There are two main reasons for developing the AUML tool: (1) the majority of the existing approaches do not develop their own tool to prove their proposed method and (2) the tool is used in this study to prove the applicability of the proposed theoretical approach. There are some interesting features of this tool, which help in enhancing the contribution of this research: (1) the AUML helps in generating XML SVG files out of the Aspectual drawings; (2) the AUML implements the semantic rules between the new proposed Aspectual notations and the existing OO notations and relations to maintain correct semantics and to not break the UML OMG standards; (3) the proposed AUML tool is able to generate AspectJ pseudocode from the UML drawings. These add-ins are added and integrated in UMLet. This pseudocode generator is built using the VB.NET 2010 framework. The UMLet tool generates the SVG XML files using the built-in XML generator as illustrated in Figure 12. After that, the XML file is used as an input to the AspectJ pseudocode generator, which is a parser as shown in Figure 13. This means that it searches and parses the XML files for special kinds of tags to generate a pseudocode; the generator gives the programmer the option to extract and copy the pseudocode. It also has the option to generate it in TXT file format. The software programmer then needs to work on the pseudocode generated to convert it to real code. This process is illustrated in Figure 14.

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Figure 12: Example of SVG XML file generated by AUML tool.
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Figure 13: Example of AspectJ pseudocode generator.
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Figure 14: Process to generate AspectJ pseudocode.

The proposed AUMT is a standalone tool for modelling and representing crosscutting concerns (Aspects) and their crosscutting nature using all the proposed Aspectual UML diagrams. The proposed tool supports AspectJ and provides a standalone environment for software designers which supports them in capturing, modelling, documenting, and representing Aspects and their constructs to produce correct software design and analysis artefacts, which are inputs in the later software development stages. This is crucial because, without such a tool, the erroneous representation of crosscutting concerns will result in inaccurate output, which will eventually lead to a lot of challenges in the later stages of development.

AUML defined semantic rules as the enforcement of the checking of all the Aspectual relations and notations to ensure that these Aspectual notations match the semantics of Aspect Orientation. These rules are derived from the semantic rules of the OMG UML 4.1 standard [55]. The Aspectual UML approach proposes new Aspectual UML notations and relationships, so it is critical to identify and understand the effects of the semantic changes of these new notations and relationships on the existing UML notations in order to maintain the semantic correctness of both Object-Oriented (OO) UML and Aspect-Oriented (AO) UML. For instance, the researcher proposes a new relation called “crosscutting.” The semantic rule specifies that this relation can only be drawn between one Aspect and one Class. In other words, if the designer attempts to draw this relation between two Classes or between two Aspects, then the proposed Aspectual UML modelling approach will not allow this based on the semantic rules proposed for this approach, as shown in Figure 15.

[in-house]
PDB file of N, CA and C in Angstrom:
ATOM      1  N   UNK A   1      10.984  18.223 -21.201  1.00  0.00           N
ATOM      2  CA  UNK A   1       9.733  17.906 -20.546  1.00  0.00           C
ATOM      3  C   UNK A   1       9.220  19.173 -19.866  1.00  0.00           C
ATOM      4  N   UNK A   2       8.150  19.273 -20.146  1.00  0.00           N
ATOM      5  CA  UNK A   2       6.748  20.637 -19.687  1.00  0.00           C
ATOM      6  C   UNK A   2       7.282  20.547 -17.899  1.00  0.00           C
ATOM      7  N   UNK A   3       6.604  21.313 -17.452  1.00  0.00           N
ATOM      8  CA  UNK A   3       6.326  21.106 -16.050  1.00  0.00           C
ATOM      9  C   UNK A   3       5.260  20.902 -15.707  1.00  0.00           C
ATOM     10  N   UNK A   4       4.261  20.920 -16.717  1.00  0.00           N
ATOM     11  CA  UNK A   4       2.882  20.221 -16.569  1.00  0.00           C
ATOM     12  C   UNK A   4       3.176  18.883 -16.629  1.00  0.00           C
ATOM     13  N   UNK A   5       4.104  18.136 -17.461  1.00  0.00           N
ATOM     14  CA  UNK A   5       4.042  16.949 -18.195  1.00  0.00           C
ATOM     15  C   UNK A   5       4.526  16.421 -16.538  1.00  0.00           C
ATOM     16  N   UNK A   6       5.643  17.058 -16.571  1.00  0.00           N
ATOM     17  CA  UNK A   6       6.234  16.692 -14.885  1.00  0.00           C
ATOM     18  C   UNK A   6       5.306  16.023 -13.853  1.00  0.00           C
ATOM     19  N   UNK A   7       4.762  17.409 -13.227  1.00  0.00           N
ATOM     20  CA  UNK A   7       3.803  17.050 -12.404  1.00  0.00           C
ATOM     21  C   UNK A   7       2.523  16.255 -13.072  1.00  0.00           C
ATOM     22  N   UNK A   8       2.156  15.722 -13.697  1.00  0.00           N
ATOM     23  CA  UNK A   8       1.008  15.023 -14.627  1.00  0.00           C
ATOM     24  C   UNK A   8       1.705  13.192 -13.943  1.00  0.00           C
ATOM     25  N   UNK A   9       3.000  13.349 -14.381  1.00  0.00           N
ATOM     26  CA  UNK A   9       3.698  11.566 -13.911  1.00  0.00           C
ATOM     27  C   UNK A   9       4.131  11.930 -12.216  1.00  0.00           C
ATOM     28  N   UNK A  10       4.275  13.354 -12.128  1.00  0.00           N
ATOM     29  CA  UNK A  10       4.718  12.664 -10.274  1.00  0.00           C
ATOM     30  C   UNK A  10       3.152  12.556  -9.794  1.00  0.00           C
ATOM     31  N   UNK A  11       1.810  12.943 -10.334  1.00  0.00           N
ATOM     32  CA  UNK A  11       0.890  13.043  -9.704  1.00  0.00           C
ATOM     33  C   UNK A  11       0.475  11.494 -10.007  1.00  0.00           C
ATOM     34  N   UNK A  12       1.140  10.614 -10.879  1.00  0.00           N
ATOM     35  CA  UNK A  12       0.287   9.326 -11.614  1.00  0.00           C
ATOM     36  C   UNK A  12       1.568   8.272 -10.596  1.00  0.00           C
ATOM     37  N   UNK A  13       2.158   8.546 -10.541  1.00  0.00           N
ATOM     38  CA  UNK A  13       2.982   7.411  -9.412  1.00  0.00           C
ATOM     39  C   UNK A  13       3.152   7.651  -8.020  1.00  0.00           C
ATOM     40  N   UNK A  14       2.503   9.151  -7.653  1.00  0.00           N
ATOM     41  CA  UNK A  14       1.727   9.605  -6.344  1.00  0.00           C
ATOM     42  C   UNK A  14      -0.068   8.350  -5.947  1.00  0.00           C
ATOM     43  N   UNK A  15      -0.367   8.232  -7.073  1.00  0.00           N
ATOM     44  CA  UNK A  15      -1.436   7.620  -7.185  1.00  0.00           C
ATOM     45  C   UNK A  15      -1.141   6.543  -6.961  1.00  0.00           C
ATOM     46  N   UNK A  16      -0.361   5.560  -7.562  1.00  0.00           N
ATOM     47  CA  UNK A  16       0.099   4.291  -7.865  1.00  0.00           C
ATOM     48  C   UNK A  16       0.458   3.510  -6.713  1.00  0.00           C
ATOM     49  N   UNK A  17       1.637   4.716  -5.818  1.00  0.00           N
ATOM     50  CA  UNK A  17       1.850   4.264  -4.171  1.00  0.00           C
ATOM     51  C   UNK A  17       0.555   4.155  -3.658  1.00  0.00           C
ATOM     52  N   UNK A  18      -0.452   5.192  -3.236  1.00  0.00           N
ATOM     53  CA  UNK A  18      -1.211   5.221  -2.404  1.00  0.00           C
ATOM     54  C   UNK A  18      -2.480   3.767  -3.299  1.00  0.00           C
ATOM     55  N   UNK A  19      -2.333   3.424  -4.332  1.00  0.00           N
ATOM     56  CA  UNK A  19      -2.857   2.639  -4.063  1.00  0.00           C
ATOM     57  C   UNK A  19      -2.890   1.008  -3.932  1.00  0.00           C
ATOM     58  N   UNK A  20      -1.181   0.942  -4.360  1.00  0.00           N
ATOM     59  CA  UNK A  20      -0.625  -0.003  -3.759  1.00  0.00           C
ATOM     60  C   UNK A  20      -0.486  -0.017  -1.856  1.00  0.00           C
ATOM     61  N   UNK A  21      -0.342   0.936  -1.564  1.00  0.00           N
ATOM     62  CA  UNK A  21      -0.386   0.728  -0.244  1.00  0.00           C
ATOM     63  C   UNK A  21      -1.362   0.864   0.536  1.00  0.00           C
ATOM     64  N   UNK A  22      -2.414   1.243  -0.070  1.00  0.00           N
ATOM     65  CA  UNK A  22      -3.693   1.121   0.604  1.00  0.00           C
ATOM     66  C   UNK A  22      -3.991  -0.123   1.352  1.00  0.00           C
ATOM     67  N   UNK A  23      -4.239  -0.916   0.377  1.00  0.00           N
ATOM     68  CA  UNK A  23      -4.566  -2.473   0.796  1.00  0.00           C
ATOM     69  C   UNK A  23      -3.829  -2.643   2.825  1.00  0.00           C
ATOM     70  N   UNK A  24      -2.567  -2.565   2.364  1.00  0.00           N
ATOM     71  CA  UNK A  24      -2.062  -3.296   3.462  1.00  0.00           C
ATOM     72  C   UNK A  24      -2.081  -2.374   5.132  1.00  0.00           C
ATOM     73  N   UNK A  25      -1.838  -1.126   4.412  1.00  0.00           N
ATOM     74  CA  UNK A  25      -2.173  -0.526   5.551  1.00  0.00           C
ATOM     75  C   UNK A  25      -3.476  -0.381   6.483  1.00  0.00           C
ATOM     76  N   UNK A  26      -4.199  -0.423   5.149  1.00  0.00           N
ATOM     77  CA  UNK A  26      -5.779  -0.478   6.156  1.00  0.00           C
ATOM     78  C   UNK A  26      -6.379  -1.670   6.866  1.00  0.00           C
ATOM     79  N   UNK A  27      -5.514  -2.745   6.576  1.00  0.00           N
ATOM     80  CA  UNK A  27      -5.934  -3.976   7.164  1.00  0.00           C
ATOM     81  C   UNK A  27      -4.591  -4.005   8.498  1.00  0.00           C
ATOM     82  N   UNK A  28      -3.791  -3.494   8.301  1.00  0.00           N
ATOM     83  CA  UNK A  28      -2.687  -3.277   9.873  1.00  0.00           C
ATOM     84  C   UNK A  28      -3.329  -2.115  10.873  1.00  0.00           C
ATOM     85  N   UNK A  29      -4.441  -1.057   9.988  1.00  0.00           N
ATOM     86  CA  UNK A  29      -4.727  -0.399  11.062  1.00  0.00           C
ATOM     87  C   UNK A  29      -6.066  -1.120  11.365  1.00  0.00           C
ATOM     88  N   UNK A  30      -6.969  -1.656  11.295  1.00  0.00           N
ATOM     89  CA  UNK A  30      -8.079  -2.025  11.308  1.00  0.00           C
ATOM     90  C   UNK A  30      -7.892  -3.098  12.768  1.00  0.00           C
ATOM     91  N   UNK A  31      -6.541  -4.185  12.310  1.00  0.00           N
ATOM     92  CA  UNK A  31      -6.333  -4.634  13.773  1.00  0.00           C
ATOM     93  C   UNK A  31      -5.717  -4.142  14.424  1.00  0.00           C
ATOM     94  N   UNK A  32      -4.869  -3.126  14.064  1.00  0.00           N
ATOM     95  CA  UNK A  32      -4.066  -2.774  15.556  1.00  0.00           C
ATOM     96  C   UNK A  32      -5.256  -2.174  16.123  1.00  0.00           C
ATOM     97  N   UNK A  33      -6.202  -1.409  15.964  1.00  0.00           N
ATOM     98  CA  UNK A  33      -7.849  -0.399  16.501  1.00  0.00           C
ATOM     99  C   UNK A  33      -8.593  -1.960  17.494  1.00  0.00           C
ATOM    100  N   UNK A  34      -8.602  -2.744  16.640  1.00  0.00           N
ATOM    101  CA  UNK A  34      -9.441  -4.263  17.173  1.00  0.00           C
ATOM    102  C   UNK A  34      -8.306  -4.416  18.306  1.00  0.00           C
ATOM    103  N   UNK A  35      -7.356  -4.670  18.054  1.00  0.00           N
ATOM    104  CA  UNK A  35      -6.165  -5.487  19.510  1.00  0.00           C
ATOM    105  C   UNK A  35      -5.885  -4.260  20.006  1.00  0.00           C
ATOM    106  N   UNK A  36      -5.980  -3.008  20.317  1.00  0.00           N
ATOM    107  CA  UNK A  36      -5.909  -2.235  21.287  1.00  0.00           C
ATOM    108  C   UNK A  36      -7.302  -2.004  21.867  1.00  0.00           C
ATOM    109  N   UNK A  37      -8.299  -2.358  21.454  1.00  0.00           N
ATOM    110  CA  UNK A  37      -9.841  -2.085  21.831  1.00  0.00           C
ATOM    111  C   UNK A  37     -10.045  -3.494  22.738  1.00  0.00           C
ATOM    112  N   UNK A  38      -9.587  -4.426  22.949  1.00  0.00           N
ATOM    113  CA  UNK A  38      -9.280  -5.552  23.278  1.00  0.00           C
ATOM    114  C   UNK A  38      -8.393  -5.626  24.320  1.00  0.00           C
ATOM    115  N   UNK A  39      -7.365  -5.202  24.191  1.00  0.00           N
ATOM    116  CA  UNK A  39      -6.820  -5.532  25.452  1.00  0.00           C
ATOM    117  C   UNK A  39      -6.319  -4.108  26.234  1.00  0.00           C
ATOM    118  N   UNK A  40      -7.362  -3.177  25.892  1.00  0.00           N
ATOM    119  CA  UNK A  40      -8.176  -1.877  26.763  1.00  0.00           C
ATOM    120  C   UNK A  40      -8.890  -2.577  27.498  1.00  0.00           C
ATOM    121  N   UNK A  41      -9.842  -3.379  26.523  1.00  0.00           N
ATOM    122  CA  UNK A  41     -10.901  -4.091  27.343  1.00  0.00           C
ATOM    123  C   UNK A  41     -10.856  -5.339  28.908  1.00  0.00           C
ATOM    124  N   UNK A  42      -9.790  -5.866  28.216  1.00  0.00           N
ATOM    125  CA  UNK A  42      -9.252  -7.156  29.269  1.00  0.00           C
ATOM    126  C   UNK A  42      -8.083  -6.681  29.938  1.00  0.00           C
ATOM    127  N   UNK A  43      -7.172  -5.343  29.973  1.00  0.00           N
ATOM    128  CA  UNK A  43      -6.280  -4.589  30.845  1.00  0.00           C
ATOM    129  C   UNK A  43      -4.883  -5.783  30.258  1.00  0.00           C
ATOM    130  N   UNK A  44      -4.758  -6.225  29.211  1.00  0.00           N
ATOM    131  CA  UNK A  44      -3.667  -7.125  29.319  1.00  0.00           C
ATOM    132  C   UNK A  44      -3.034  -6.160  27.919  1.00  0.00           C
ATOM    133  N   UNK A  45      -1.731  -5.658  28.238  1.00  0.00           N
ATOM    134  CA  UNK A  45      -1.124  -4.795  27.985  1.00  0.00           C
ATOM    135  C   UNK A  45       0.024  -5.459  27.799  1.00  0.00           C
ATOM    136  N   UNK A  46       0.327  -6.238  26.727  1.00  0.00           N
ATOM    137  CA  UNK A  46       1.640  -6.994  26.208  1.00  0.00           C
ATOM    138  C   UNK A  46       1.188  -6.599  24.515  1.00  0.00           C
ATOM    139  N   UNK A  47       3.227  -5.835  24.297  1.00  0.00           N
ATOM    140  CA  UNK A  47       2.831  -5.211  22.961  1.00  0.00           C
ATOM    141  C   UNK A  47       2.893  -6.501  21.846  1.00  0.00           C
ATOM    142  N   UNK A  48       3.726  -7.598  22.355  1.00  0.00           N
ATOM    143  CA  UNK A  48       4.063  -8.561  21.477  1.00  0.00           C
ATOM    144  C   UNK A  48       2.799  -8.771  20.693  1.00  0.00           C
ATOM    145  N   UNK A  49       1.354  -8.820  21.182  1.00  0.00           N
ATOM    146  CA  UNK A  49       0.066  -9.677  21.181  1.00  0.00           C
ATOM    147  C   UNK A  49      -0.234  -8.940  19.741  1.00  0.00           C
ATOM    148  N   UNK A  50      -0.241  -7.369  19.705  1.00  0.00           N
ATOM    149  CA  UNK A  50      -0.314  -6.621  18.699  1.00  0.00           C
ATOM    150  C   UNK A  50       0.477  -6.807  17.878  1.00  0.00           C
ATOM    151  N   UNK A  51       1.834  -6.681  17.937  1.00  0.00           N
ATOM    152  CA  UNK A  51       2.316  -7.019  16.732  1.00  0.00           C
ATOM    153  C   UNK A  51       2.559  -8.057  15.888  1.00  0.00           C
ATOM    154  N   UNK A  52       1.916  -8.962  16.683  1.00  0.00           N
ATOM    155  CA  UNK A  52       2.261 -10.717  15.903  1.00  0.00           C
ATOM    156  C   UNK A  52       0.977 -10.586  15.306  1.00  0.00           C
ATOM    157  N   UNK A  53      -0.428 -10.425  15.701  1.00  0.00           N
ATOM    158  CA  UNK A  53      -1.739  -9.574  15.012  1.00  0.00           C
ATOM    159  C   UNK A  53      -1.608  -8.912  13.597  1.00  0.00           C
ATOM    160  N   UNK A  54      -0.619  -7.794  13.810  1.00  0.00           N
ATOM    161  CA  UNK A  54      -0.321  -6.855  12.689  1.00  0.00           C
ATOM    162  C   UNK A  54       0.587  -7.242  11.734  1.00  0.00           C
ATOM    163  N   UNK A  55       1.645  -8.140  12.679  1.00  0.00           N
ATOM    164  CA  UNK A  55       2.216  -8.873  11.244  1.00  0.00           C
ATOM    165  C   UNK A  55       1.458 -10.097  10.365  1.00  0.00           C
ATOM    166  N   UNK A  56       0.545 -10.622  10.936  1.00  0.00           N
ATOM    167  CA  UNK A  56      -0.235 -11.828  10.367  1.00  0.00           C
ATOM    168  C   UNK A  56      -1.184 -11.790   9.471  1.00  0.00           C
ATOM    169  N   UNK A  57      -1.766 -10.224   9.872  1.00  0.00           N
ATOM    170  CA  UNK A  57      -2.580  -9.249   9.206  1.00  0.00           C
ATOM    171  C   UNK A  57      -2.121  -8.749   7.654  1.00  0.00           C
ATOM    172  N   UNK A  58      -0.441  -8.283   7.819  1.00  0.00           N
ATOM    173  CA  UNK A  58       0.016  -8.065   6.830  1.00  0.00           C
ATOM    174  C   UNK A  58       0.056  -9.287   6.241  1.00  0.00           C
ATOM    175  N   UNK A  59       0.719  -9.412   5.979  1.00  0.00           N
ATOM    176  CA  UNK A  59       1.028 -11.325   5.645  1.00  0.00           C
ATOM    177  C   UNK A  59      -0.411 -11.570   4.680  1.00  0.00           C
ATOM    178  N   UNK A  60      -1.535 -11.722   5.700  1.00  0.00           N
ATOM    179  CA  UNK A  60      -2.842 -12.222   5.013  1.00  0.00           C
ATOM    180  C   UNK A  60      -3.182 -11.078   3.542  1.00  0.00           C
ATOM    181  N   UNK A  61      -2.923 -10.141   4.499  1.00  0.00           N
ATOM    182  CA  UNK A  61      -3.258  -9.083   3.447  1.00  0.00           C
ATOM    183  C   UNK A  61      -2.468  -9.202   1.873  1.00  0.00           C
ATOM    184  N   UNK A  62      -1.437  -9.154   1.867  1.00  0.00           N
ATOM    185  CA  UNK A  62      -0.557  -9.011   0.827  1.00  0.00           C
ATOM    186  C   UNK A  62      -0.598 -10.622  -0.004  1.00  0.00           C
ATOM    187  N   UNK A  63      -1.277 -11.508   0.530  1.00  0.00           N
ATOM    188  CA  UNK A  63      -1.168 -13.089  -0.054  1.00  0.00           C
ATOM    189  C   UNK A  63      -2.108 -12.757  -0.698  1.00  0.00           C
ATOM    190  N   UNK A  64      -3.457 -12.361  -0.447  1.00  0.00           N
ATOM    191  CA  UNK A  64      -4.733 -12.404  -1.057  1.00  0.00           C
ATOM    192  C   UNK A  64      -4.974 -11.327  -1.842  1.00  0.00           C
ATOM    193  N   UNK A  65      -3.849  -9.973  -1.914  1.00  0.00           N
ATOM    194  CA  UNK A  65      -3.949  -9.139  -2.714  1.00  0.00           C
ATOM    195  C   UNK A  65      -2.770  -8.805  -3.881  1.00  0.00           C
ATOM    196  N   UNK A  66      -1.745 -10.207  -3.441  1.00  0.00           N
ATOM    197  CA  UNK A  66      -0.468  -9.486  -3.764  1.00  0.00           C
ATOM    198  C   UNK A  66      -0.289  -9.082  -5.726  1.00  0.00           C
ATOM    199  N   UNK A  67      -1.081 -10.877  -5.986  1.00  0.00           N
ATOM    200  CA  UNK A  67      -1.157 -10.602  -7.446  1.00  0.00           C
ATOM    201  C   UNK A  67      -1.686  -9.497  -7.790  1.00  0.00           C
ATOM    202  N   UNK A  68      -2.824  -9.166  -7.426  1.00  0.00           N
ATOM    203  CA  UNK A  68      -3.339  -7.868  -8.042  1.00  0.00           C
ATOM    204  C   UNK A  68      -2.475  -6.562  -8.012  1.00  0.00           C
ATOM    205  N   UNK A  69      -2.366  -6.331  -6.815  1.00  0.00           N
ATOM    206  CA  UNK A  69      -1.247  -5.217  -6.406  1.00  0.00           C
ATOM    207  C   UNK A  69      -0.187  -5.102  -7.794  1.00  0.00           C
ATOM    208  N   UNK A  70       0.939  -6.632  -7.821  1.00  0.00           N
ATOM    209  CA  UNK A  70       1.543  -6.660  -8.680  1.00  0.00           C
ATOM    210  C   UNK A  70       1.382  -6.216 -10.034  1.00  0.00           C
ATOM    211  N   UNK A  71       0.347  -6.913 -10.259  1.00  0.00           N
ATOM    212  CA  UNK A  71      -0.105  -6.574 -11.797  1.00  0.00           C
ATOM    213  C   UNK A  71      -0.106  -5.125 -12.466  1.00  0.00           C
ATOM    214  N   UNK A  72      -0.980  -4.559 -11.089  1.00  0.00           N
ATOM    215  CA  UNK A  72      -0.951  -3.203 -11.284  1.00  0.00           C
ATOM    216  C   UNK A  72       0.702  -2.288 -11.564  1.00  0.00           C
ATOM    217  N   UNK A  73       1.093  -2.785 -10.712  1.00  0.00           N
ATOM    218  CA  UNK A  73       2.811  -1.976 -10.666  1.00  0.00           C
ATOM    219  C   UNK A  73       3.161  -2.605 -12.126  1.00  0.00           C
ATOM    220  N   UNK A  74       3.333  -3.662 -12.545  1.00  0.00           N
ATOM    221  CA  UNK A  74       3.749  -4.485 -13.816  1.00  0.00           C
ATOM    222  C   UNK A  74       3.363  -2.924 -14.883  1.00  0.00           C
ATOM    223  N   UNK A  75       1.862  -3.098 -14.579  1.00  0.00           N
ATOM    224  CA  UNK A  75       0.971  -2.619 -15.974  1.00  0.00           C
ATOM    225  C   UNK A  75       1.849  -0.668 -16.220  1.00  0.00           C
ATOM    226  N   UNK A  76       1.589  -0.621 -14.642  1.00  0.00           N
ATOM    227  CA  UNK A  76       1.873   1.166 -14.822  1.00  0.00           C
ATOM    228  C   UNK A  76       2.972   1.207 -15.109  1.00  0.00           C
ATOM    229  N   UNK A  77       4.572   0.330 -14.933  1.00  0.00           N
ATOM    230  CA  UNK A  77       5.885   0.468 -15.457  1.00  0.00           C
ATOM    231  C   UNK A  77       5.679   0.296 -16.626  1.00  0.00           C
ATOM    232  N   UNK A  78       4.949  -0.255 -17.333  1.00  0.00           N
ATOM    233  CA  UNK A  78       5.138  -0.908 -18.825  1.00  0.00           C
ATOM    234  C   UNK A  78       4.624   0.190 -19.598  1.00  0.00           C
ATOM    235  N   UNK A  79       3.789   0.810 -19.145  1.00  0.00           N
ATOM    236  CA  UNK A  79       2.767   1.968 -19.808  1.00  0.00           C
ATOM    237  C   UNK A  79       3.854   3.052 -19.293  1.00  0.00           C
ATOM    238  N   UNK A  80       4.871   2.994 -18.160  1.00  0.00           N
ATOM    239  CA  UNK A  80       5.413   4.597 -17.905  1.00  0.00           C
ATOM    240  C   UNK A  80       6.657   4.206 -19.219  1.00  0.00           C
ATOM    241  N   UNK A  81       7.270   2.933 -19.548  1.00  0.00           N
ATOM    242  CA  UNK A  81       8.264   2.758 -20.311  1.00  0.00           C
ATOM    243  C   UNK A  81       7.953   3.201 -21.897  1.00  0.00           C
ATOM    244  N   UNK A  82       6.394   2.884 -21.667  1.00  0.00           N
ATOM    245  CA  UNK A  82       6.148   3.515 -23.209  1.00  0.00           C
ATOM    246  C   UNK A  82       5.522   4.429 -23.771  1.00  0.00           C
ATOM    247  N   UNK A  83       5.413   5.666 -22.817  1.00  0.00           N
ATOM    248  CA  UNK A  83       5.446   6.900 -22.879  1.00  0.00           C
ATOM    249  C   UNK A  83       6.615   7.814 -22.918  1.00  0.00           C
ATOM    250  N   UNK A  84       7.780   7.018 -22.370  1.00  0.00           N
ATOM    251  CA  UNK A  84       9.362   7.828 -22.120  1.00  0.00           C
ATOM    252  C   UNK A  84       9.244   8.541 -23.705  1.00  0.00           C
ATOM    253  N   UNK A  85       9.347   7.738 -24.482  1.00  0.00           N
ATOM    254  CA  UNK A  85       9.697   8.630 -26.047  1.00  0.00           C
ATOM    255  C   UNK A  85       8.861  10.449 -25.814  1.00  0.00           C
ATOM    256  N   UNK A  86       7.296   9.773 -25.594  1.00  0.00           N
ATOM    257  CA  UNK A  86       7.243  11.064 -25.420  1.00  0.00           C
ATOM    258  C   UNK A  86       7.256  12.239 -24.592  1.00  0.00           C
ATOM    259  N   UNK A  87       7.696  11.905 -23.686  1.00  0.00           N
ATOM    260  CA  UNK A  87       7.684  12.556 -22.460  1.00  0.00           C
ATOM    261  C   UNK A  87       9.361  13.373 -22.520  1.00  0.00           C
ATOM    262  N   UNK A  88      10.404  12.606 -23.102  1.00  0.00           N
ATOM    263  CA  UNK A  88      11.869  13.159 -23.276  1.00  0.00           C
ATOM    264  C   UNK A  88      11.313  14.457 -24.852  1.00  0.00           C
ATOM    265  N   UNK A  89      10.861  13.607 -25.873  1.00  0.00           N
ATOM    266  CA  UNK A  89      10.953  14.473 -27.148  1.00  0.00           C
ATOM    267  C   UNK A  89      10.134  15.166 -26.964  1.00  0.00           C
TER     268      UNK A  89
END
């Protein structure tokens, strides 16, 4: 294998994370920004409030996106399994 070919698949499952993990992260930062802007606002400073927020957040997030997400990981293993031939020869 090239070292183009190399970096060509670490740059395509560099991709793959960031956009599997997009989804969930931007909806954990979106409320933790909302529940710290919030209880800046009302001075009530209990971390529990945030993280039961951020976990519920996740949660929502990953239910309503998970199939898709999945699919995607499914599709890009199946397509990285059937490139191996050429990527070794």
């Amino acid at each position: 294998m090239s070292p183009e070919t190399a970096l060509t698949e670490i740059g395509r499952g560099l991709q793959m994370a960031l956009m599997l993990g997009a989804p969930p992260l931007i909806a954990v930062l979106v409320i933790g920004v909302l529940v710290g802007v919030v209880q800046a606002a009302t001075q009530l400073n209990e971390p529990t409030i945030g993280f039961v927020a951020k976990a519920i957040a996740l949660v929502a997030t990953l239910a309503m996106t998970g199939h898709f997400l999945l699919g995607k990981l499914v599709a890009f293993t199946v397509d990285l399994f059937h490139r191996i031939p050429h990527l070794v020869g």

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Figure 15: Proposed semantic rules for the proposed approach.

We have proposed some semantic rules/relationships for all Aspectual diagrams (behavioural and structural); these relocations/rules are there to maintain consistency and to make sure that OO semantic correctness is maintained. Table 11 shows a sample of these AO semantic rules for Aspectual Class Diagram.

tab11
Table 11: Aspectual Class Diagram semantic rules.

6. Experimental Results and Evaluation

Evaluation is a process of collecting and assessing the evidence against specific criteria for functionality and assurance. It can result in a measure of trust that indicates how well a system meets particular criteria [56]. This section presents the qualitative evaluation methods used to assess the proposed approach. The overall aims of this evaluation process are (1) to test that the proposed approach has appropriate functionality, (2) to address whether the proposed Aspectual UML approach offers a better means to handle Aspect modelling compared to the other AOM approaches, and (3) to confirm that the proposed Aspectual UML approach provides a better means for modelling crosscutting concerns. Various studies (e.g., [57, 58]) were reviewed to identify which evaluation methods would be best suited to perform this assessment. As a result, it was decided to use the following qualitative evaluation methods: (1) a focus group-based evaluation [59], (2) a “good design” criteria-based evaluation (the researcher consulted a LinkedIn group for researchers working in the field of Aspect Orientation called the “Aspect-Oriented Software Development Group,” which advised using this method along with other evaluation methods. Furthermore, [60] defined these “good design” criteria), and (3) an AspectJ support-based evaluation (it is a kind of think-aloud method proposed by Prof. Omar Aldawud (AOM expert)). Here, the researcher presents only general steps of the focus group evaluation method conduction.